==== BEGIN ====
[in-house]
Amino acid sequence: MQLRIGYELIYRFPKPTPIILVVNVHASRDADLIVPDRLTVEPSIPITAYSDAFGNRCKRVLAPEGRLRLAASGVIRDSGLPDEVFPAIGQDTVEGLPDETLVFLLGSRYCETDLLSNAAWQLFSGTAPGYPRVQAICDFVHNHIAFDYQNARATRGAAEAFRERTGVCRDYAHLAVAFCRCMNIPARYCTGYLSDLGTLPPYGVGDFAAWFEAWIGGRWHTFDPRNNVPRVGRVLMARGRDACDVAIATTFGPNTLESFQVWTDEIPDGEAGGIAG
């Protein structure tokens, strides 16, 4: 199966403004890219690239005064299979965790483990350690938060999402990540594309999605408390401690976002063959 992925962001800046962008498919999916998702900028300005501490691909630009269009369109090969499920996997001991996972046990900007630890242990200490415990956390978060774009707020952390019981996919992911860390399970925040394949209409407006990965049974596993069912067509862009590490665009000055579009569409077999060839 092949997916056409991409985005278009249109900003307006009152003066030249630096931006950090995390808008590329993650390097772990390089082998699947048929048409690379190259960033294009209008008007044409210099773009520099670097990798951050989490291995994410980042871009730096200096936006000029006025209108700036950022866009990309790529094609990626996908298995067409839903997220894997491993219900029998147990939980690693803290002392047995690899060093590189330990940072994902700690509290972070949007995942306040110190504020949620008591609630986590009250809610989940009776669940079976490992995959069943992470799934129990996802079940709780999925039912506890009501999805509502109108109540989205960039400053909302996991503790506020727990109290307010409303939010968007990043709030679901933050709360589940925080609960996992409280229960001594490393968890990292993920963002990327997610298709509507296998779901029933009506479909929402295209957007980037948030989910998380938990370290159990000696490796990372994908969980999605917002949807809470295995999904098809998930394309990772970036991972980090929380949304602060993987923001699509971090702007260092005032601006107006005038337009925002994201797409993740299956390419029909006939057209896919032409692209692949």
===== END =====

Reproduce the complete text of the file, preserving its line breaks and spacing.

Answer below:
[in-house]
Amino acid sequence: MQLRIGYELIYRFPKPTPIILVVNVHASRDADLIVPDRLTVEPSIPITAYSDAFGNRCKRVLAPEGRLRLAASGVIRDSGLPDEVFPAIGQDTVEGLPDETLVFLLGSRYCETDLLSNAAWQLFSGTAPGYPRVQAICDFVHNHIAFDYQNARATRGAAEAFRERTGVCRDYAHLAVAFCRCMNIPARYCTGYLSDLGTLPPYGVGDFAAWFEAWIGGRWHTFDPRNNVPRVGRVLMARGRDACDVAIATTFGPNTLESFQVWTDEIPDGEAGGIAG
């Protein structure tokens, strides 16, 4: 199966403004890219690239005064299979965790483990350690938060999402990540594309999605408390401690976002063959 992925962001800046962008498919999916998702900028300005501490691909630009269009369109090969499920996997001991996972046990900007630890242990200490415990956390978060774009707020952390019981996919992911860390399970925040394949209409407006990965049974596993069912067509862009590490665009000055579009569409077999060839 092949997916056409991409985005278009249109900003307006009152003066030249630096931006950090995390808008590329993650390097772990390089082998699947048929048409690379190259960033294009209008008007044409210099773009520099670097990798951050989490291995994410980042871009730096200096936006000029006025209108700036950022866009990309790529094609990626996908298995067409839903997220894997491993219900029998147990939980690693803290002392047995690899060093590189330990940072994902700690509290972070949007995942306040110190504020949620008591609630986590009250809610989940009776669940079976490992995959069943992470799934129990996802079940709780999925039912506890009501999805509502109108109540989205960039400053909302996991503790506020727990109290307010409303939010968007990043709030679901933050709360589940925080609960996992409280229960001594490393968890990292993920963002990327997610298709509507296998779901029933009506479909929402295209957007980037948030989910998380938990370290159990000696490796990372994908969980999605917002949807809470295995999904098809998930394309990772970036991972980090929380949304602060993987923001699509971090702007260092005032601006107006005038337009925002994201797409993740299956390419029909006939057209896919032409692209692949």